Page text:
The Spring 2023 issue of Food & Dining Magazine is now available in all the familiar places: Louisville area eateries and food shops, newsstands and online.

St. Patrick’s Day in America is a time for partying—good, bad or indifferent. So be it, but for me, being somewhat serious minded whether I like it or not, the annual Irish holiday provides an opportunity to learn about Ireland and its people.

As an aside, I’ve never really believed in a “right” to be entertained. But I accept a personal responsibility for being informed, which implies a level of participation and engagement. I appreciate humor, but when everything’s played for laughs, nothing is funny any longer.

Consequently, I resisted the urge to dye my laptop green, although naturally there has been audio accompaniment to my studies: Lankum, Martin Hayes & Dennis Cahill, 70s-era Dubliners and a wee bit of Thin Lizzy. I may or may not be ready to admit liking Inhaler’s new release (Bono’s son is the singer).

As such, my coursework began at the beginning of March. First came Fintan O’Toole’s excellent memoir “We Don’t Know Ourselves,” then a video documentary about the fabulously corrupt Fianna Fáil politician Charles Haughey. I read Roman Burtenshaw’s interview with Mary Lou McDonald, current leader of Sinn Fein.

These preceding three syllabus items are concerned primarily with the Republic of Ireland, as opposed to Northern Ireland.

Northern Ireland was created in 1921 when the British government split Ireland into two autonomous territories.  It comprises six of the nine counties of Ulster (one of the four ancient Irish provinces), with the remaining three (Monaghan, Cavan and Donegal) staying in what is now the modern day Republic of Ireland. For this reason Ulster is a popular colloquial alternative name for Northern Ireland.

Appropriately, next on my list was an eight-hour, seven-part video documentary series called “Spotlight on The Troubles: A Secret History” (2019), which has helped me to contextualize the strife between Protestants and Catholics in Northern Ireland, largely abated now, and yet a sad and constant presence from the 1960s through 1990s.

This brings us full circle back to St. Patrick’s Day, and perhaps a little known point hereabouts.

St. Patrick” is symbolic in the United States of Irish Roman Catholicism and all it stands for. But the Protestants of Ireland, usually called “Scotch Irish,” take a very different view. The national apostle and founder of Irish Christianity is claimed by Irish Protestants as well as by Roman Catholics.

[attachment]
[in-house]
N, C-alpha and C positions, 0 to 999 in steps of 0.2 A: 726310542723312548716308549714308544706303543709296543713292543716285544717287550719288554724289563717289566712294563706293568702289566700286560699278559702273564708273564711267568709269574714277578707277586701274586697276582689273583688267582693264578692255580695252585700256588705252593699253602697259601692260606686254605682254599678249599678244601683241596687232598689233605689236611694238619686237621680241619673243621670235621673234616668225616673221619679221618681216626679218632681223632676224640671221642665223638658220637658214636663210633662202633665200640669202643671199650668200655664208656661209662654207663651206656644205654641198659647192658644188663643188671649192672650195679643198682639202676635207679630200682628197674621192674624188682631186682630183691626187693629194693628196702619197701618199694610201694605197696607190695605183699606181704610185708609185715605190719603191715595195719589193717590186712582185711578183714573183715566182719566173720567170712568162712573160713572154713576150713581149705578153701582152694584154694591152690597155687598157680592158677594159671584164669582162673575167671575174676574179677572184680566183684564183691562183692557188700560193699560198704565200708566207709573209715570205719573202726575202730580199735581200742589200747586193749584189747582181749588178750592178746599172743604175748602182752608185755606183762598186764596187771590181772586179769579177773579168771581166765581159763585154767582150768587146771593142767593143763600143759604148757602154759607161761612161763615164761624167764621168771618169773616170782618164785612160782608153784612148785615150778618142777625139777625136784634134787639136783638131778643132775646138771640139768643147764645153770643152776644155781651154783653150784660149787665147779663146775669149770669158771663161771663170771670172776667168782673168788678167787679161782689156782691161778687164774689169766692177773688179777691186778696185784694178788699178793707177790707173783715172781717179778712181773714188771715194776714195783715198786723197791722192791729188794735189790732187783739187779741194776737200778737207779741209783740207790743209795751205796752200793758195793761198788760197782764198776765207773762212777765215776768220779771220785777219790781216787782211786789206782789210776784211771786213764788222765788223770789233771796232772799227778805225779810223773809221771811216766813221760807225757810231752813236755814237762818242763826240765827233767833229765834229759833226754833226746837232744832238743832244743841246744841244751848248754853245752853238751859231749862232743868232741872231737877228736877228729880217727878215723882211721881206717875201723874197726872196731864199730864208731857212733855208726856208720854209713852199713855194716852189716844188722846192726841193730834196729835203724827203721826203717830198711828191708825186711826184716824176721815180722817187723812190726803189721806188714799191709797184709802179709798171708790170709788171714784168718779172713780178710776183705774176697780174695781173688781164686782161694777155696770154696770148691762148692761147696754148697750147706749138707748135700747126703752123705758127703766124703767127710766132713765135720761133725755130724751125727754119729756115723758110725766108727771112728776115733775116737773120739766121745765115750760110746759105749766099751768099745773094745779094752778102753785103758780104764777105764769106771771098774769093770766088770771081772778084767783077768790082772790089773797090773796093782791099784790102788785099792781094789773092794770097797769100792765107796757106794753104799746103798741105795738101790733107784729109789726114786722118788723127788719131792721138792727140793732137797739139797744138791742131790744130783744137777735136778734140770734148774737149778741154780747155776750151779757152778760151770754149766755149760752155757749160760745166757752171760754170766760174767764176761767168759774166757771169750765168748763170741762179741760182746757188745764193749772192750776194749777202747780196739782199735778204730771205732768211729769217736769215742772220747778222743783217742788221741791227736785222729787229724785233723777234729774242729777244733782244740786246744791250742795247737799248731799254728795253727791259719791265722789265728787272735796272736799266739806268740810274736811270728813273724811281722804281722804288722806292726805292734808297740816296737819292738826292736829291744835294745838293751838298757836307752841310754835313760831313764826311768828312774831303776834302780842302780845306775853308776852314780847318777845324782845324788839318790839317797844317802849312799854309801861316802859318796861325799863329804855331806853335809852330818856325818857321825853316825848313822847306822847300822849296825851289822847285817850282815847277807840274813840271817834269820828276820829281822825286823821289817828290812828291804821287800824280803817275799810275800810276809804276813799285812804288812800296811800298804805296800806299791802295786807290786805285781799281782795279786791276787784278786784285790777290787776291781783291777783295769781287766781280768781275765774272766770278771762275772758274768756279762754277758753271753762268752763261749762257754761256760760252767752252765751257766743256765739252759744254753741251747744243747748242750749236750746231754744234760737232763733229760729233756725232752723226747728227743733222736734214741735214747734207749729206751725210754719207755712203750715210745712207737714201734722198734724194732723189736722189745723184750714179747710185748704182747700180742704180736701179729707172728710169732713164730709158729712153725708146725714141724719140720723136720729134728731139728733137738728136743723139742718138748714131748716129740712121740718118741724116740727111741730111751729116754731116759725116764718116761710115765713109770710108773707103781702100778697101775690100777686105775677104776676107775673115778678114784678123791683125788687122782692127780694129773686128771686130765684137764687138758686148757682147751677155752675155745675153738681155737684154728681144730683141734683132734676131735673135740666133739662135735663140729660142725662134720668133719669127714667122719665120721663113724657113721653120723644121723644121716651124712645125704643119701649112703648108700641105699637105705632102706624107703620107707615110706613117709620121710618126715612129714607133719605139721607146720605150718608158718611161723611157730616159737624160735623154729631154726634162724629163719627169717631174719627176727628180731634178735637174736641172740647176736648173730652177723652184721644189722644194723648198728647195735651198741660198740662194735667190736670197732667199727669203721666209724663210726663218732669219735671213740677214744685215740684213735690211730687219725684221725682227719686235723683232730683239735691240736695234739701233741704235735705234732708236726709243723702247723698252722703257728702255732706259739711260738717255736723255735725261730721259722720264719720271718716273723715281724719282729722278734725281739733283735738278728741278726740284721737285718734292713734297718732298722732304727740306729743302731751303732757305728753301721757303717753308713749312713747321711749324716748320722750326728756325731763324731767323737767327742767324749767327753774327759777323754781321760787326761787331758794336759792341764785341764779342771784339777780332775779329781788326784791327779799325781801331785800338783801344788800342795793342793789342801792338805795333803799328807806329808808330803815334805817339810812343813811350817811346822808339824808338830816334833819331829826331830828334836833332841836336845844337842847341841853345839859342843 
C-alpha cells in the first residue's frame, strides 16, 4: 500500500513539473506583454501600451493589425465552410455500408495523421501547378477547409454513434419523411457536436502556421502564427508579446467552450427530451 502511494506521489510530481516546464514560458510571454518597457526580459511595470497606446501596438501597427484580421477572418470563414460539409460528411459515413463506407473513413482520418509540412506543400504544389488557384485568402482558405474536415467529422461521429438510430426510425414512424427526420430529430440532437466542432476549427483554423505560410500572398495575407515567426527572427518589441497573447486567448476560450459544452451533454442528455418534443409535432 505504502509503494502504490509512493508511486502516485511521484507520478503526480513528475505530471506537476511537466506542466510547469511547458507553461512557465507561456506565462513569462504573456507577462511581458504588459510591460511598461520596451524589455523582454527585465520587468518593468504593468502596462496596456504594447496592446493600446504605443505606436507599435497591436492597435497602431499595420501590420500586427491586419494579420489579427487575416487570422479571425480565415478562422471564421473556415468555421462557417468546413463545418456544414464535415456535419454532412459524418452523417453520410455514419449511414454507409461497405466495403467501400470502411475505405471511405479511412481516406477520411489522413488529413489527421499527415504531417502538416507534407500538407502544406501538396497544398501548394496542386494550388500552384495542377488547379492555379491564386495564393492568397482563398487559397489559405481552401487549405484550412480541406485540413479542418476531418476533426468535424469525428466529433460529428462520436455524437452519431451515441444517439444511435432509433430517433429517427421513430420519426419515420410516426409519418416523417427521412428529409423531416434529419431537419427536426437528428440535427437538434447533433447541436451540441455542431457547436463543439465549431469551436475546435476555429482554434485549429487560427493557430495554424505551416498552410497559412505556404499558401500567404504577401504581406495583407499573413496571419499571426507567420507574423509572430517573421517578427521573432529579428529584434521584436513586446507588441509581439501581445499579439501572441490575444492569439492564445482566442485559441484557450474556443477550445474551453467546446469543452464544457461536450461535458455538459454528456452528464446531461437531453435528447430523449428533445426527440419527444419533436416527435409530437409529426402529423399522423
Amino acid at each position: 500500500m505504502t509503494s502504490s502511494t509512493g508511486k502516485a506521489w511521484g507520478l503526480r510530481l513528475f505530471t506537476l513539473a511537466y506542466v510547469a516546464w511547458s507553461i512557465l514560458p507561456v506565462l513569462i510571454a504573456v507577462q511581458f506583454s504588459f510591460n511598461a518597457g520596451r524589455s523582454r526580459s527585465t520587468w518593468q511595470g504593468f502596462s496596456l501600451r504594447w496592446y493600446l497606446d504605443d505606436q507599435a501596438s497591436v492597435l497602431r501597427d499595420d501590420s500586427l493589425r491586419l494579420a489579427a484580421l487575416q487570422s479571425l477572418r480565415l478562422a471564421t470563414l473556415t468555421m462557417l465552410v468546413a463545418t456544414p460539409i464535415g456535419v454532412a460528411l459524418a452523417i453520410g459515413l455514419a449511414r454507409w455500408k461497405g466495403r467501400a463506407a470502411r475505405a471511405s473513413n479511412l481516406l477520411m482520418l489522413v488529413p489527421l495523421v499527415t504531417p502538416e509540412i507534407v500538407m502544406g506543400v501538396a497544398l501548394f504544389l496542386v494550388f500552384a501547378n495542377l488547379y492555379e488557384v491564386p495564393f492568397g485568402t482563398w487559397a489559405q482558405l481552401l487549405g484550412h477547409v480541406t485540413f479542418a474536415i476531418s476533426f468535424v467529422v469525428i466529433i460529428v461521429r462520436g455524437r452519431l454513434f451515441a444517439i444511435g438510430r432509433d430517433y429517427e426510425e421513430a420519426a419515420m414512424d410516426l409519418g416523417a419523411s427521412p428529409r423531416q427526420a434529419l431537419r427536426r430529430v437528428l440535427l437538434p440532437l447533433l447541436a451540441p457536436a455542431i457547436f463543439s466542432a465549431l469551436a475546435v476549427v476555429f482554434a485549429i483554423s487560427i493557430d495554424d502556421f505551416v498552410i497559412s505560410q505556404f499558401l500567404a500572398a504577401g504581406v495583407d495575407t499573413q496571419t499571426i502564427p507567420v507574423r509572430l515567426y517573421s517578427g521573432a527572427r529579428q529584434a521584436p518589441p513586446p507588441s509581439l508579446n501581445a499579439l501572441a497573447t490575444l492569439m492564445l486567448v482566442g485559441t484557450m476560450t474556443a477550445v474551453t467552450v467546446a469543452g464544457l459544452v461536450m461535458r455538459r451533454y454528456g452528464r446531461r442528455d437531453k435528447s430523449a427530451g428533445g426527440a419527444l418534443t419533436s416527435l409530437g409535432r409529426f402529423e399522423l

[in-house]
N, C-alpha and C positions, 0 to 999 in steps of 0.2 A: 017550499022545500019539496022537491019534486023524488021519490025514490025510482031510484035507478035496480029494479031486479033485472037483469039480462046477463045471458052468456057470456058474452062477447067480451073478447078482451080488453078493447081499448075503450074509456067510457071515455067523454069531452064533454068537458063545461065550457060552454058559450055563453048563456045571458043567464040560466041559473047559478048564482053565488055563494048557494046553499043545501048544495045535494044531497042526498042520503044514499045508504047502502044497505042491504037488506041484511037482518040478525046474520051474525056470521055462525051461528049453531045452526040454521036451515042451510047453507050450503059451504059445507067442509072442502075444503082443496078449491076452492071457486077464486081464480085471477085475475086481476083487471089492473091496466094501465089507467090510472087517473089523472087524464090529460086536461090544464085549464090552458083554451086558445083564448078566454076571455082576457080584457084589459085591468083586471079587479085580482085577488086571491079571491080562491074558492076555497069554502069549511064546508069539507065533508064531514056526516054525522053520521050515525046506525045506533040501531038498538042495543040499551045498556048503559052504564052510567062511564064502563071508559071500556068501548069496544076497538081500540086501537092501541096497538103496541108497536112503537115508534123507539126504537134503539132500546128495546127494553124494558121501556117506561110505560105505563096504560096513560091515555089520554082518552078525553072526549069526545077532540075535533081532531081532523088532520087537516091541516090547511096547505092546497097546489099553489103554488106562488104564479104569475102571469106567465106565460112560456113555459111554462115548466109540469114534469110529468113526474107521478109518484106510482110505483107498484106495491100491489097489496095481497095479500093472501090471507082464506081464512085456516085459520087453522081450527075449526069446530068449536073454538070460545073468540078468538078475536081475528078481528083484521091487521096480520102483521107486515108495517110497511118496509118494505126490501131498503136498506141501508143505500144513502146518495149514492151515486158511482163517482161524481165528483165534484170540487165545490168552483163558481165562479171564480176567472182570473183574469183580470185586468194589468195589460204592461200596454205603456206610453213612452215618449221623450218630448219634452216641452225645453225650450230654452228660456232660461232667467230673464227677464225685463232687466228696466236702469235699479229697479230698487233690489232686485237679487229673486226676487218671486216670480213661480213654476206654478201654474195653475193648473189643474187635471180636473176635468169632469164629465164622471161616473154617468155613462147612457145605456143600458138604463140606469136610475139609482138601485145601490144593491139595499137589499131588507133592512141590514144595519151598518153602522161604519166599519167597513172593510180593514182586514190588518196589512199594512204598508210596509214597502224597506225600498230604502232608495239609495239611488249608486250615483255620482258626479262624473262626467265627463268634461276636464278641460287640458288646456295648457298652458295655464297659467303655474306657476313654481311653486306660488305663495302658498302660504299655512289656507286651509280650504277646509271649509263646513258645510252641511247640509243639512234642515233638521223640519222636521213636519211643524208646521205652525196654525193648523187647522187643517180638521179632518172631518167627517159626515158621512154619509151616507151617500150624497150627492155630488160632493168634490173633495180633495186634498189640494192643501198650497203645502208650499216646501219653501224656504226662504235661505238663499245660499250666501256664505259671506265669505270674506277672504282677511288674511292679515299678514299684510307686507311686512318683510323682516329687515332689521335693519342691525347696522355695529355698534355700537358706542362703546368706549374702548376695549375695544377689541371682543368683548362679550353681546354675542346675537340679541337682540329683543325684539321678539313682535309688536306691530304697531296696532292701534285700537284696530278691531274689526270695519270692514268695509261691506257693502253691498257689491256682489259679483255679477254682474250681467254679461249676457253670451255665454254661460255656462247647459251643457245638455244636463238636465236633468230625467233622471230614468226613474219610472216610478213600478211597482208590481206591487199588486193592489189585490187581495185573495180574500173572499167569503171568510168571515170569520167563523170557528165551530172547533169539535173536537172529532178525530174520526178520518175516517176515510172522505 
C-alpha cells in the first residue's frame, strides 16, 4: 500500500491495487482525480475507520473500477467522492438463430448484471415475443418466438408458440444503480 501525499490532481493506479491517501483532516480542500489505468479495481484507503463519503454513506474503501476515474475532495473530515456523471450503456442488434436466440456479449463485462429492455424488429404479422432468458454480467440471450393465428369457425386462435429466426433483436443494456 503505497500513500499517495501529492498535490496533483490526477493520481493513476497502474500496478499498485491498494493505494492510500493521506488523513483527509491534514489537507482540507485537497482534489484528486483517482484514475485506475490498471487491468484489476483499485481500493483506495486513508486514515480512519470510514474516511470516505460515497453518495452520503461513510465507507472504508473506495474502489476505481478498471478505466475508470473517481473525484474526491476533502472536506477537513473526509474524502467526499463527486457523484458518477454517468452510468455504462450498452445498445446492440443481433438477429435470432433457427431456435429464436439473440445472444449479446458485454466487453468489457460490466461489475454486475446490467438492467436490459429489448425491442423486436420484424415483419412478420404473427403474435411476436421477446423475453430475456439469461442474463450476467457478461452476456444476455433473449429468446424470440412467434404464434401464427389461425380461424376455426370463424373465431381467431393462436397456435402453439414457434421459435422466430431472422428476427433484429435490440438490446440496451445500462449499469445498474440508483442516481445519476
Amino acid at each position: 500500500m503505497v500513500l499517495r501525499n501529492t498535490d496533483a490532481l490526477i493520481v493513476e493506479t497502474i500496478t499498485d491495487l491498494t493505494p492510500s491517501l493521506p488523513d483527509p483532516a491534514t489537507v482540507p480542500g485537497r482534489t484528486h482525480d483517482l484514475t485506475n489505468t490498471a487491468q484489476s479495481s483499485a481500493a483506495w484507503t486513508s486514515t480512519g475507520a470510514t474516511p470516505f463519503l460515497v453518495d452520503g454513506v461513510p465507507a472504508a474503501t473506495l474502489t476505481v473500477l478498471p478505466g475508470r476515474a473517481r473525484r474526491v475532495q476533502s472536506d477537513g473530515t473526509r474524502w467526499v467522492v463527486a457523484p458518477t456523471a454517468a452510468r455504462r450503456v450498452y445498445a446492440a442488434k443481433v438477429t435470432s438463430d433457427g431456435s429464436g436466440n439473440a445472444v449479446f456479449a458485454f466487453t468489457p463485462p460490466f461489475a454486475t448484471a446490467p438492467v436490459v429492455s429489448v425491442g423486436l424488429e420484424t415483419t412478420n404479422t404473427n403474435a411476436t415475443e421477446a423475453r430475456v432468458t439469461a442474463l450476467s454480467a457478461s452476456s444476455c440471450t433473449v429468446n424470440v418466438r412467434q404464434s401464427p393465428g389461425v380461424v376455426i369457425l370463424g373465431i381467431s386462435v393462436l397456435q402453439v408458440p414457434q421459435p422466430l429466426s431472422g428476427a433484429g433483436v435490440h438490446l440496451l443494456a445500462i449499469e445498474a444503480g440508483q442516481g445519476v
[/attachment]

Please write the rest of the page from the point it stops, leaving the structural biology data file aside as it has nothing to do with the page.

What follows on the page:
Verily, as the social media relationship status signifier reminds us, it’s complicated. We can be fascinated by Ireland while expressing an inability to make sense of the island’s life and times.

However we can return yet again to our oft-expressed certainty that food and drink brings us together. Following are three links specifically exploring the cuisine of Northern Ireland.

The food and drink of Northern Ireland, by Chloë King (Great British Chefs)

The unifying theme of Irish food has to be the quality of the produce and the unpretentious grace of its serving – two hallmarks, surely, of every world-class cuisine. Whether Irish food will be recognised as such is a point to discuss, but it is unarguably going through a renaissance right now.

I’d never pondered the difference between the classic Full English Breakfast Fry-Up and the Ulster Fry. It’s potato bread.

20 weird local foods everyone should try at least once in Belfast, at Planet Radio

Our weekends are now spent checking out the latest coffee shop or food truck, just moving from one venue to the next. It’s fantastic to see local businesses using local produce, especially when we can grow so much here in Northern Ireland. There are some interesting snacks and drinks that make sense to us locals, but seem wild to others. Even the names seem a little bizarre.

In closing, the distinctive Northern Ireland foodstuff closest to my own heart, the eels of Lough Neagh (today’s cover photo credit):

I serve them with hot smoked salmon and a panna cotta of fresh cream and home grown horse radish with pickled shallots and mixed leaves. The smoked eels have a high fat content which adds to the flavour.

The World Beating Eels Of Lough Neagh